I found yoga about two years ago through an injury. Finding myself in a "Yoga for injuries and reduced mobility" class brought me to not only understand why I got injured to begin with, but the body awareness needed in the movements to safely do day-to-day tasks.
But after a few weeks of this practice, and going from excruciating pain to actually waking up and realizing that I was not in agony, I was hooked.
Experiencing this constant pain, and not knowing if and when it would end created a lot of fear and anxiety, which only made things worse in my body. But after a few weeks of this practice, and going from excruciating pain to actually waking up and realizing that I was not in agony, I was hooked. I understood that I did not want to be injured again, and to avoid this, my body needed some serious strength training, and awareness. Learning to also sit with the pain and be "okay" with it was also a new concept that was introduced and I began to listen to the words, put them into practice, and re-wire my brain into focusing on all things positive, rather than what was affecting me.
You have to understand that for someone like me, who always focused on the "now" and only on the things right in front of me, the concept of retraining my brain or even for just to sit there and say "I am hurting, and that's okay" was INSANE. But I tried it. It shocked me and I liked it. It was a way of finding peace in the chaos and that became more compelling than even looking for a solution to the unpleasant sensations in my body.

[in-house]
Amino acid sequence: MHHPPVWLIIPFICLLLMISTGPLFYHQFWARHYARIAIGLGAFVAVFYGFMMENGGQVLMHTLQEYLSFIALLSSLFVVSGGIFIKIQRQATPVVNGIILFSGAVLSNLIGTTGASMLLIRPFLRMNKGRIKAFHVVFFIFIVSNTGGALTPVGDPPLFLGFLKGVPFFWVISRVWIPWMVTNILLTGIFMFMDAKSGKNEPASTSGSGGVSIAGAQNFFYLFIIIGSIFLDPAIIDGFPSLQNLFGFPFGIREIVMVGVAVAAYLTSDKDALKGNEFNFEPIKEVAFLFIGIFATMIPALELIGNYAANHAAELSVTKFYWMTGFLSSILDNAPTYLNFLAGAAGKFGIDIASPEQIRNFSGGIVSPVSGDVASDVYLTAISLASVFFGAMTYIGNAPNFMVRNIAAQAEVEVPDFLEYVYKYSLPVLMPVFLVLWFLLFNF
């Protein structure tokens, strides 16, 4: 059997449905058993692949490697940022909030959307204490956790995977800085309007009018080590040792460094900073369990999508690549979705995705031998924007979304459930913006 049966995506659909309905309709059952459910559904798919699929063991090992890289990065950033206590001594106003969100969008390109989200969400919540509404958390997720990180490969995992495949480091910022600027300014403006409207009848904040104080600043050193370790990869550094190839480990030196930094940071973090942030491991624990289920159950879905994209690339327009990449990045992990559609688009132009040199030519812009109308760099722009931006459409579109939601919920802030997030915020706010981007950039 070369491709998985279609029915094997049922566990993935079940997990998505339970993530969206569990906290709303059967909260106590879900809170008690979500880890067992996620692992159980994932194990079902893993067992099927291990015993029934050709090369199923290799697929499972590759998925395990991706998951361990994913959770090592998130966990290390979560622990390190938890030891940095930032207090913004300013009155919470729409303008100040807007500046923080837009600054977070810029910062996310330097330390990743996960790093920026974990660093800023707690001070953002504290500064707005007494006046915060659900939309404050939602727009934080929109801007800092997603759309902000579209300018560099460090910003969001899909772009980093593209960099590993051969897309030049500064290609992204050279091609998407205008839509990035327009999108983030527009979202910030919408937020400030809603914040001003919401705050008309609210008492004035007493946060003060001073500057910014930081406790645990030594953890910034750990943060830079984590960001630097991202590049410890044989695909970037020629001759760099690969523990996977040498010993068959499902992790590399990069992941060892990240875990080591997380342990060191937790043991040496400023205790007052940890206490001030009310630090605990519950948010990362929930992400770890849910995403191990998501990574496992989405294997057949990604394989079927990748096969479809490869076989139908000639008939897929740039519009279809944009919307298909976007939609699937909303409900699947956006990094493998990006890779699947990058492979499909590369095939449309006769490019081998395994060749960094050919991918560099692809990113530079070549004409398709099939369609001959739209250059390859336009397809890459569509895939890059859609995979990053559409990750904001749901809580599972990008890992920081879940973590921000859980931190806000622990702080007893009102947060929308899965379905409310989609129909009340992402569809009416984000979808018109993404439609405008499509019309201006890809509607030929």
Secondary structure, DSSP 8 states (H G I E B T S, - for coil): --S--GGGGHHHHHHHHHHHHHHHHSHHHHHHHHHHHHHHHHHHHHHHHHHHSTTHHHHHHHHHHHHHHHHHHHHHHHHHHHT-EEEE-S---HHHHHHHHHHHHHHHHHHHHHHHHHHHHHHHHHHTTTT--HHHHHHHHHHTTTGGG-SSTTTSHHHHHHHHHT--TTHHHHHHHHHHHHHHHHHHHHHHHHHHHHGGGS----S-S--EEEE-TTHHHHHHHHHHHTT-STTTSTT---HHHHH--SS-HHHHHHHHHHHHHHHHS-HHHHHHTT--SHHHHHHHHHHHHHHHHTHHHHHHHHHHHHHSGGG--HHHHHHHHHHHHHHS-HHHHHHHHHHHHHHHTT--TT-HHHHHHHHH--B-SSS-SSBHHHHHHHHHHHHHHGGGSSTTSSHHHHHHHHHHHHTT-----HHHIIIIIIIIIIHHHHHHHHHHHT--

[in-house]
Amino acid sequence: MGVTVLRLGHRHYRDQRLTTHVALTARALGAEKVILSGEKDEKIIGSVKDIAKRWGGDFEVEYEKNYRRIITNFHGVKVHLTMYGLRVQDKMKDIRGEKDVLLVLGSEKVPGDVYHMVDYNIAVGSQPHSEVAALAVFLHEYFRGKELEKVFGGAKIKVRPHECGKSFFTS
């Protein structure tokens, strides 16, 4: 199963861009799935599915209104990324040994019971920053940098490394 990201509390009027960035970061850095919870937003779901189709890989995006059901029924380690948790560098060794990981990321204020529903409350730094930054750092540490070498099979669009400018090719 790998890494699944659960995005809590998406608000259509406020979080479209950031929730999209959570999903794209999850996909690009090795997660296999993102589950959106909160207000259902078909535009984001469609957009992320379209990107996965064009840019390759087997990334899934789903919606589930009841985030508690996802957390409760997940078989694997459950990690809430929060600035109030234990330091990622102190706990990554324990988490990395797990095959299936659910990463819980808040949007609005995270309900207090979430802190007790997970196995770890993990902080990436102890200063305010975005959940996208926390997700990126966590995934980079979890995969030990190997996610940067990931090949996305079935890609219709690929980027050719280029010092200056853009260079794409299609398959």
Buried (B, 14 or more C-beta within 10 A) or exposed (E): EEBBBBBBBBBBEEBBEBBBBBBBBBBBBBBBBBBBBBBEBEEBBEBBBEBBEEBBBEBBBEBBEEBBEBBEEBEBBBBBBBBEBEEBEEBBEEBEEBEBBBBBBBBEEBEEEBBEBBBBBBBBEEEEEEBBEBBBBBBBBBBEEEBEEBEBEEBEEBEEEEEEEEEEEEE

I became a happier person, with the new outlook towards life that no matter what got thrown my way, "it too would pass". This mentality forces you to appreciate the good things because they are fleeting, and to hold strong when things are tough because you can be assured that you will come out on the other side. Cliche or not. Yoga changed my life in more ways than one.
Getting addicted to this feeling was the best thing that happened to me. It became my focus. In the classroom it translated to awareness with each movement, proper alignment with each pose, correct muscle engagement ...and my practice changed tremendously. I felt strong. I trimmed up, and I started to love my self more, and my body - regardless of the number on the scale (heck, I didn't even own one) but man, did I feel good in my short shorts! With this came the confidence that spilled onto every thing that I tackled. Soon, and without even noticing it, one day, the pain was gone. I was moving and flowing, and doing things I never thought possible inside my own body.
The decision to begin my Yoga Teacher Training (YTT) became an easy one.
Fast forward six months and I can tell you that it was the best decision I ever made. Thinking my practice was strong before was an understatement. The training is intensive. You will need to dedicate more time than you think if you really plan to take it serious and teach with intent and integrity. It will feel overwhelming, you will loose sleep, or wake up in tears before your first teaching experience. This is all normal, it too shall pass. Experience and practice, and allowing yourself the space needed for growth, forgiving yourself when you make a mistake will all be part of the process. Trust your progress.
But if you think the hard work ends when you get your certificate. Think again.
If it's your first day on the mat or if you're thinking of giving yoga a go, read this first. Another great source for newbies this article for which mats are the best ones out there so you don't slide all over the place in downward facing dog.